Within translation studies, minority has been the concern of scholars and translators whose interest has focused on language varieties (dialects, registers, styles, and discourses) linked to cultures that occupy subordinate positions in social formations, or what J.C. Catford defines as “states of language, ethnicity or sex with their own ghetto territorialities” (1987: 106). Minority languages and cultures challenge dominant, homogenising systems by posing resistance in the form of innovation, particularly when considered within the framework of our globalised world. This two-day conference aims to explore the unpredictable linguistic and cultural variations that minority might introduce in the study of audiovisual translation. We want to consider not only the uses of nonstandard linguistic items, multilingualism, and minor languages in audiovisual media, but also the range of cultural, social, and political issues raised by such uses, especially when affiliated with minor cultures. If we side with Abé Mark Nornes’s view that “to the extent that skilled translators disregard conventional practices and creatively work through translation problems – both typical ones and those arising from the specificities of dubbing and subtitling – the outlook and possibilities for moving image translation are both hopeful and intriguing” (Nornes 2007: 16), how might the study and practice of audiovisual translation be reformulated in relation to minorities in the 21st century?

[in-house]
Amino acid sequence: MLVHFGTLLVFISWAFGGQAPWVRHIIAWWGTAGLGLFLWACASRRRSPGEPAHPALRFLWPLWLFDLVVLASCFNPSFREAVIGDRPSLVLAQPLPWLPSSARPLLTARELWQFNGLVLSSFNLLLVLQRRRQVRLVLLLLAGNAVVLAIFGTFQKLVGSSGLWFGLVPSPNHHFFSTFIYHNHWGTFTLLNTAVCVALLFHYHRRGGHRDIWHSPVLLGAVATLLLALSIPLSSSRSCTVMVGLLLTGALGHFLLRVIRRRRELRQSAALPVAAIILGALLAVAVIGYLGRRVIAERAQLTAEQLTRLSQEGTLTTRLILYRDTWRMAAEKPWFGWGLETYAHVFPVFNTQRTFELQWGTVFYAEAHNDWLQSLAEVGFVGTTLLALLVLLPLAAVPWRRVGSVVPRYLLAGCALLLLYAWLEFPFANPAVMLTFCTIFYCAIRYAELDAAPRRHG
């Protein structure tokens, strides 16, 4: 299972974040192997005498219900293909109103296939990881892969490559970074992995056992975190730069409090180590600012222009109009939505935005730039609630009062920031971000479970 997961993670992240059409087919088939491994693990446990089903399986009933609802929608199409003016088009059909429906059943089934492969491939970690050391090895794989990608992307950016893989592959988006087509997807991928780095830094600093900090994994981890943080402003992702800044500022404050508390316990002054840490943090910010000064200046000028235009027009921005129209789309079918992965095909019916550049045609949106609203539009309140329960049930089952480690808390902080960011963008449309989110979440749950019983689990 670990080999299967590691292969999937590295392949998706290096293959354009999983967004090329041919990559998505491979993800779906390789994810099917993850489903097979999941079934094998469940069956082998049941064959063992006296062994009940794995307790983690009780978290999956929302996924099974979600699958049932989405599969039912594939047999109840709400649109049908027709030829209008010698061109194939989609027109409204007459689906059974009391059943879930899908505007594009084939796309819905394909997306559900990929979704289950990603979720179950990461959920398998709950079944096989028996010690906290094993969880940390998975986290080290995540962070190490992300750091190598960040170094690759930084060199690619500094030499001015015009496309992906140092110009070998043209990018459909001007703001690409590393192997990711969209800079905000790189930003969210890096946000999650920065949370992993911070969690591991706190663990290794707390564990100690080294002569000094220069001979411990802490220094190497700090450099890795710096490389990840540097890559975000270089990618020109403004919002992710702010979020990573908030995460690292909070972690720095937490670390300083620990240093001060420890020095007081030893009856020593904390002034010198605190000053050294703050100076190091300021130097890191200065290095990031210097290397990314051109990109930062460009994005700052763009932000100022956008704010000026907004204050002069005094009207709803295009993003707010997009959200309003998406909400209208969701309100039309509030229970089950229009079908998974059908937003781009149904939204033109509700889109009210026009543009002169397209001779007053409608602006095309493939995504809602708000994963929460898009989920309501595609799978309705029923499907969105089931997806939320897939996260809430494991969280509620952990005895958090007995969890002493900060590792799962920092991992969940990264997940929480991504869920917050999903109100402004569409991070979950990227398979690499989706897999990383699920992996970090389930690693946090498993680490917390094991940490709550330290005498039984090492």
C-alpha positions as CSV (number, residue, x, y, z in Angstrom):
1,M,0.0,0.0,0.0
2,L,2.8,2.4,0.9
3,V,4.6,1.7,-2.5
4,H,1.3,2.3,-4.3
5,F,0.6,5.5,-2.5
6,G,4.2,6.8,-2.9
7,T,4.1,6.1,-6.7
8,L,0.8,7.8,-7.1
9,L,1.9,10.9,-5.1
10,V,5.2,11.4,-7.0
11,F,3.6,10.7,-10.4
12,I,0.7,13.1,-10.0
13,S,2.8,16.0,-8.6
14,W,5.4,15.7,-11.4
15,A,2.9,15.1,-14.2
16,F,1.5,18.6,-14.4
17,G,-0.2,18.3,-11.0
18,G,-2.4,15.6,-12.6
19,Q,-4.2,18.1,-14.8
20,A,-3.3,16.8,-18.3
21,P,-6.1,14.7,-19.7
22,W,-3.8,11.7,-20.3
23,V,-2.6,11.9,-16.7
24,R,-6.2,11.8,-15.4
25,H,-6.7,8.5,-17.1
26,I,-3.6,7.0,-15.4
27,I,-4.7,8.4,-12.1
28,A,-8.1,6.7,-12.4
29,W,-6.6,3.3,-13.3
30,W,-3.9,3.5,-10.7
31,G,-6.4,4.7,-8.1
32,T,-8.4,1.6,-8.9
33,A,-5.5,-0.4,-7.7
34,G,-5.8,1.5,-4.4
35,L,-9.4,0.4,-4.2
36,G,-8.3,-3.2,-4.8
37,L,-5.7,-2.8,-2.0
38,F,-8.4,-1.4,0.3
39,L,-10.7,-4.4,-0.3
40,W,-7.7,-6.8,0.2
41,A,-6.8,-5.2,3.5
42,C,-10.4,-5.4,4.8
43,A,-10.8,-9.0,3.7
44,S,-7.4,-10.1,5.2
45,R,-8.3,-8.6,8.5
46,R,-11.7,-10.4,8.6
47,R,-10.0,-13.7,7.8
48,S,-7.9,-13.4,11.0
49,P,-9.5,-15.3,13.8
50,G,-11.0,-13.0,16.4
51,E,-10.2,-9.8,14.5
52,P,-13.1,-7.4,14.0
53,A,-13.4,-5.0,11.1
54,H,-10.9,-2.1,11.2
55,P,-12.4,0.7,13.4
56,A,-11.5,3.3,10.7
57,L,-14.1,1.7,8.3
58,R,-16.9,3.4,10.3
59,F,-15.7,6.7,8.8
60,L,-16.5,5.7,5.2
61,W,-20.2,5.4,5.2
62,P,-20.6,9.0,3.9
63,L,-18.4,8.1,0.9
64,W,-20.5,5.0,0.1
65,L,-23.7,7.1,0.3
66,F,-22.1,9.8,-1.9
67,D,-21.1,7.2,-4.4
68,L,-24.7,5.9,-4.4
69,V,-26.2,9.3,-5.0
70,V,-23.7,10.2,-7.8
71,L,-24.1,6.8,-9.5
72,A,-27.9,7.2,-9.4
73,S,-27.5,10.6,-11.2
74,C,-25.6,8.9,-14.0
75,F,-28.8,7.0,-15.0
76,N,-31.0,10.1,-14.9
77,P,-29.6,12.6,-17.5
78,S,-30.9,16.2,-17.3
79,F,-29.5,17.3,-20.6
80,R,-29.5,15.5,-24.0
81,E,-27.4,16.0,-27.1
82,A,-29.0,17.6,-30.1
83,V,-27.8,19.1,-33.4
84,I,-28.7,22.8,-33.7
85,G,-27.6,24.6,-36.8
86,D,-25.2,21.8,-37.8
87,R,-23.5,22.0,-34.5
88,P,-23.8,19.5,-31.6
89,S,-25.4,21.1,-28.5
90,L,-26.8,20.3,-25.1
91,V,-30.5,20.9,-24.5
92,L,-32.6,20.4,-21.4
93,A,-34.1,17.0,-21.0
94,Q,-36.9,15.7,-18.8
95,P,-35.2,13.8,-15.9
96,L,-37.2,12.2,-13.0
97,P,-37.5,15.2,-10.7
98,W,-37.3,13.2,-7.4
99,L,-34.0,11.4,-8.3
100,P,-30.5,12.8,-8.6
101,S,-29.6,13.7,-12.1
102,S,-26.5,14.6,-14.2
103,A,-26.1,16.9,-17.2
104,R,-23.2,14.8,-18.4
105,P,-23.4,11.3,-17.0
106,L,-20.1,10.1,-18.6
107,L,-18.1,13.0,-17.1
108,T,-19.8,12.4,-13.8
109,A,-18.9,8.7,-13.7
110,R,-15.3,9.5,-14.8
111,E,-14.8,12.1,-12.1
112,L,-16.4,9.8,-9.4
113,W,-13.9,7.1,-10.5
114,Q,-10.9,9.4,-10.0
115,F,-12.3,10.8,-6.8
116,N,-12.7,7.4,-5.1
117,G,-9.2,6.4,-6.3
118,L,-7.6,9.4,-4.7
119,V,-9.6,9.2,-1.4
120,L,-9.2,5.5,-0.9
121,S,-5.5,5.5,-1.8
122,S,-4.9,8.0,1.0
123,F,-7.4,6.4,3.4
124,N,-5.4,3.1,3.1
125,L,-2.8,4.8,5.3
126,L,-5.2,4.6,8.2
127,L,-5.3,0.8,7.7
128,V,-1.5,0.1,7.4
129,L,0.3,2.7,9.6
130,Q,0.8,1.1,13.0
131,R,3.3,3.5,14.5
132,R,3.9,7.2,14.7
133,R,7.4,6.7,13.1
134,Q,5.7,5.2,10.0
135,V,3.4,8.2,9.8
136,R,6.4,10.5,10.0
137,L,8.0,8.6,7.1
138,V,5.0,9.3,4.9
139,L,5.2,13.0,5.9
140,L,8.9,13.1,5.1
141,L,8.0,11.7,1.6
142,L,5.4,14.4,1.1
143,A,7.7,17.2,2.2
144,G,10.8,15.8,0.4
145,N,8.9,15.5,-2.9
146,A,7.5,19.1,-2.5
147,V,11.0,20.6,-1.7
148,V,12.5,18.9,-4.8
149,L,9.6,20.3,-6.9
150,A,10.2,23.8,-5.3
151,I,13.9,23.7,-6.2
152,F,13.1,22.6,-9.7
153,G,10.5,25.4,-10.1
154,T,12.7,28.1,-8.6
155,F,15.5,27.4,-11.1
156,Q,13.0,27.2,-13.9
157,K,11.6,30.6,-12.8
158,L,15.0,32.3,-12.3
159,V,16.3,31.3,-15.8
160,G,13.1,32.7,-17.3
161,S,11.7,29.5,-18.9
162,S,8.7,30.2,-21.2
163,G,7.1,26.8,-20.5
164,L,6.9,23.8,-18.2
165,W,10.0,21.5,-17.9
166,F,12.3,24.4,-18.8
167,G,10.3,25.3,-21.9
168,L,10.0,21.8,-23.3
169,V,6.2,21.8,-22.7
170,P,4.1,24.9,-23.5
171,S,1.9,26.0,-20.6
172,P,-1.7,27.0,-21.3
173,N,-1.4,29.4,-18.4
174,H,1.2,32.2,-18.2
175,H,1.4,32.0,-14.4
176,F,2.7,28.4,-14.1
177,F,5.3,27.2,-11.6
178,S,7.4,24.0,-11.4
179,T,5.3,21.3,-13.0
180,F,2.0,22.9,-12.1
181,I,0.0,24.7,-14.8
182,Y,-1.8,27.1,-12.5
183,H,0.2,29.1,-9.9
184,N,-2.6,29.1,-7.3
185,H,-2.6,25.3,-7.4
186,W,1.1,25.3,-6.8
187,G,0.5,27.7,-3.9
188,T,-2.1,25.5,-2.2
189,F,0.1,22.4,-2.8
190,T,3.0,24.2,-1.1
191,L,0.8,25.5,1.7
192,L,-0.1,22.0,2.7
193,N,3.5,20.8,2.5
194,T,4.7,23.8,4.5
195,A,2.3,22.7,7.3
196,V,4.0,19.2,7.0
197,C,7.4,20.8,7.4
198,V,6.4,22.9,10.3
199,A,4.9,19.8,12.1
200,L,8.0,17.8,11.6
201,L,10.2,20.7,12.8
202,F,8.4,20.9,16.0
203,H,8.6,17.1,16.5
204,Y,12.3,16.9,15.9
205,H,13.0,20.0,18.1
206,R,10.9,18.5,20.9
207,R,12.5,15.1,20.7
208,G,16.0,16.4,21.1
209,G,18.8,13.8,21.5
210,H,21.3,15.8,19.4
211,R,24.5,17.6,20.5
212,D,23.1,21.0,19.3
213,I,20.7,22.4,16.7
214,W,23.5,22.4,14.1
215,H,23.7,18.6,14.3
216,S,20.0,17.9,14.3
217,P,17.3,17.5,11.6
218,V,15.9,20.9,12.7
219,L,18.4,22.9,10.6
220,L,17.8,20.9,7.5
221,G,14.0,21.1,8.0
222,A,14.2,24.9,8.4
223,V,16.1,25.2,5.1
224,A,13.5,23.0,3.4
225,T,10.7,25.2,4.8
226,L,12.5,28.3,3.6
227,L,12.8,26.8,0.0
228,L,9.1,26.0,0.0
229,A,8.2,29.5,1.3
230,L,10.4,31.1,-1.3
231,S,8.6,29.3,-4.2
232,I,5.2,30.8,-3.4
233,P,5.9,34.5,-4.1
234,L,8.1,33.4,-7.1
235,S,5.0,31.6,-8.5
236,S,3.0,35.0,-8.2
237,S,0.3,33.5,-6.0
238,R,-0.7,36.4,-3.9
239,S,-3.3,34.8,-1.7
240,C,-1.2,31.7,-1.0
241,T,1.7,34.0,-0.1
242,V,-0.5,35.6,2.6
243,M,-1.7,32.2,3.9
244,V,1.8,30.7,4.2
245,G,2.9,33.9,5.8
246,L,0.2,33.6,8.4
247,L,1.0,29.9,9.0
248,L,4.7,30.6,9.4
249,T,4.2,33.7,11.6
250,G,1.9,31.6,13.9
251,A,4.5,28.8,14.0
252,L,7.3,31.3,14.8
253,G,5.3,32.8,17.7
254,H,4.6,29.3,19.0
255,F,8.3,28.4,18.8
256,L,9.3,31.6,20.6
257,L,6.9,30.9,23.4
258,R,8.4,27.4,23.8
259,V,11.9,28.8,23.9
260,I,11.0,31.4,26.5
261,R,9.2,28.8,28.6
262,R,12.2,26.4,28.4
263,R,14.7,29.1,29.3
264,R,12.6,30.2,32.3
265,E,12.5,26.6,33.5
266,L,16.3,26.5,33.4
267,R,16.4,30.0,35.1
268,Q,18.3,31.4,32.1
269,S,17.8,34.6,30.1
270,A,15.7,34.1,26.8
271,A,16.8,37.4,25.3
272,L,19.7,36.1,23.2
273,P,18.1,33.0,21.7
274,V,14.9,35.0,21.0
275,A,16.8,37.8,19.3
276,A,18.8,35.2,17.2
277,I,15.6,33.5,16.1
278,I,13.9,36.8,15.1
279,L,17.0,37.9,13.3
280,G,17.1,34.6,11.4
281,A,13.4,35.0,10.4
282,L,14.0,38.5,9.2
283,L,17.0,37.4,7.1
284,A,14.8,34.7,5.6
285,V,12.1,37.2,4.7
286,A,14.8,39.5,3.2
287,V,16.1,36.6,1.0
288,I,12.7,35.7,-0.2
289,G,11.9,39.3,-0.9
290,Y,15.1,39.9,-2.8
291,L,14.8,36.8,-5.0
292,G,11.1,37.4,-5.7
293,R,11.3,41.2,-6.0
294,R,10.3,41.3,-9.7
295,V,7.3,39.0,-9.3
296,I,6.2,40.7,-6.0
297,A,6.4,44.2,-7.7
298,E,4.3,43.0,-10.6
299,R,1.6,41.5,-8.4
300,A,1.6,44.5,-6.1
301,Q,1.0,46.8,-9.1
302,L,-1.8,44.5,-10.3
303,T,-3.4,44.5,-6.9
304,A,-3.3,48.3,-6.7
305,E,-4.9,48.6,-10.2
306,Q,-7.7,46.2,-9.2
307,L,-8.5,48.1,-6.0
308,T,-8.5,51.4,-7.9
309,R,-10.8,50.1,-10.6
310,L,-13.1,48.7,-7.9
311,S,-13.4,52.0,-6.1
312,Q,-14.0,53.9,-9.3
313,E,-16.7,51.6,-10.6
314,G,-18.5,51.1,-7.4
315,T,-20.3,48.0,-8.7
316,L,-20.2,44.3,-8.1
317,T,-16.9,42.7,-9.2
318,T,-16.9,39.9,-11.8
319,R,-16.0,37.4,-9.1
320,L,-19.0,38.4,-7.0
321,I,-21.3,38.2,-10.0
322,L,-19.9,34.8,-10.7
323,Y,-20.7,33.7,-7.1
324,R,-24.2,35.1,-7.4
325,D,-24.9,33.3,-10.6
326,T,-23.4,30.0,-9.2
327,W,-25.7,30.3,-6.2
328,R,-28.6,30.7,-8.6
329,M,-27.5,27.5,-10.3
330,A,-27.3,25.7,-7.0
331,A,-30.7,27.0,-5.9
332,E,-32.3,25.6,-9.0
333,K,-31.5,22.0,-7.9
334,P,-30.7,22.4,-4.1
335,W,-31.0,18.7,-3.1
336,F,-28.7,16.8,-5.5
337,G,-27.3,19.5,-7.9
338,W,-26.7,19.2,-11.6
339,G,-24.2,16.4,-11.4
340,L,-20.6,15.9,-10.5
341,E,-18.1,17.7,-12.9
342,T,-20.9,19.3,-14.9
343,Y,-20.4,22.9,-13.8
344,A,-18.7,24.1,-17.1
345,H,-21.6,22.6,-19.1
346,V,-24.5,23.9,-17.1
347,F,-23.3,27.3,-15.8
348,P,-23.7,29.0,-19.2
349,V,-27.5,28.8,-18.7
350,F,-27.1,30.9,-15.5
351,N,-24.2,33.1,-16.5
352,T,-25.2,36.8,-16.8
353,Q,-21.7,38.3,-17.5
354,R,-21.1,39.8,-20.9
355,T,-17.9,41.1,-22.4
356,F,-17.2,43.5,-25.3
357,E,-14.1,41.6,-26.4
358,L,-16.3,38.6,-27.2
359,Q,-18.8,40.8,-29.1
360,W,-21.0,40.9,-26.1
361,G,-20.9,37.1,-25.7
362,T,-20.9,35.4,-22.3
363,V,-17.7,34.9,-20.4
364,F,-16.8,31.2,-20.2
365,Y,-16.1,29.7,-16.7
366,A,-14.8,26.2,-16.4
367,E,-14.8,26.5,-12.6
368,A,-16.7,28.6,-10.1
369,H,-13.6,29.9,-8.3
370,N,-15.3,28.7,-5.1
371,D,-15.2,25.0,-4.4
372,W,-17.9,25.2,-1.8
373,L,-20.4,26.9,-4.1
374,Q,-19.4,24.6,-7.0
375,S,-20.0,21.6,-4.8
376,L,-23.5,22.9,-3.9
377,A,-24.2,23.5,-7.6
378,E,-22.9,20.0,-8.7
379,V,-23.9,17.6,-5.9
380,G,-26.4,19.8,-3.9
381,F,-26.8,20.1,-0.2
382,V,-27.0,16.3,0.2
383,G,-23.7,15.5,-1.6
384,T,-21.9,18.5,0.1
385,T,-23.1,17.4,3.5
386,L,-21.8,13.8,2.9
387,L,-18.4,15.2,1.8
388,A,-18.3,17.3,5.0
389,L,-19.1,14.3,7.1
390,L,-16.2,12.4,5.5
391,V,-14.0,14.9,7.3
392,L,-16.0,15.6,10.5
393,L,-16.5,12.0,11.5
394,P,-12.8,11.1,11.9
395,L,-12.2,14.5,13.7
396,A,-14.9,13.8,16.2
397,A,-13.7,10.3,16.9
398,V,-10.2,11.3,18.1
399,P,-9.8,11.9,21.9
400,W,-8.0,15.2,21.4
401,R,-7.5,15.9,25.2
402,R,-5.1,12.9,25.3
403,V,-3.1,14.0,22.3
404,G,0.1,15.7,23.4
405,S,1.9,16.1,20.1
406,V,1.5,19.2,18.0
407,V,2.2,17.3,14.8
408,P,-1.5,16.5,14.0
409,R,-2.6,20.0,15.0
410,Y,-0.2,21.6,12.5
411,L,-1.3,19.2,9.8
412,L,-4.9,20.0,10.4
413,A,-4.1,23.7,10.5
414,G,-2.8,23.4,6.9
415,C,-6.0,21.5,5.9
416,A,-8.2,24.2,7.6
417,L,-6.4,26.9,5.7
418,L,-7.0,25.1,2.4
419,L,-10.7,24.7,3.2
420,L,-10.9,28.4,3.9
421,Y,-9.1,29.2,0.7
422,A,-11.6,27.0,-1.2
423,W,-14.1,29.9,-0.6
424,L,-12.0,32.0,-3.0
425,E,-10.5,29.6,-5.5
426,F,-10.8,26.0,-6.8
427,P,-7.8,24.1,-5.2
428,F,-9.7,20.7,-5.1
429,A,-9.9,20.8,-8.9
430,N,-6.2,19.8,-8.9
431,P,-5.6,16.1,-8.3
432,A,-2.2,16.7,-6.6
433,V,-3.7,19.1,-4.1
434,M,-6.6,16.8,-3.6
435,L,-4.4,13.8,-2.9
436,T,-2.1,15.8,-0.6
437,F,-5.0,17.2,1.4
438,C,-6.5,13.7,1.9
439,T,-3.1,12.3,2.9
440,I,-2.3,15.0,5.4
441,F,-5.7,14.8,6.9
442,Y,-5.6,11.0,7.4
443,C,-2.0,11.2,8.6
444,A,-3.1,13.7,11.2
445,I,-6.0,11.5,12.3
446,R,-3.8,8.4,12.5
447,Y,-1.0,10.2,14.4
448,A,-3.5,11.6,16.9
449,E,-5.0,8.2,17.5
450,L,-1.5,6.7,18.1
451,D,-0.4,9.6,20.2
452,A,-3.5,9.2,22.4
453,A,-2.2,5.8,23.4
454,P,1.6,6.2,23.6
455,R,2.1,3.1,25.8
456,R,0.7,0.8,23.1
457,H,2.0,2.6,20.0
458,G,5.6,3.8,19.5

We particularly invite contributions that encourage interdisciplinary discussions between scholars and translators about how audiovisual media can give voice to voiceless cultures and how such media might redefine the identity and role of the translator in the 21st century.

Suggested topics may include, but are not limited to:

  • Standard vs. nonstandard language varieties, multilingualism, and minor languages in audiovisual translation
  • Audiovisual translation and the formation of identity
  • Translation activism in today’s global media landscape
  • The social and political implications of translating humour in audiovisual material
  • Dubbing and subtitling in world cinema understood as relations between film cultures positioned in global hierarchies, major and minor, central and peripheral
  • The Cinema of Minorities: Film adaptation and minority cultures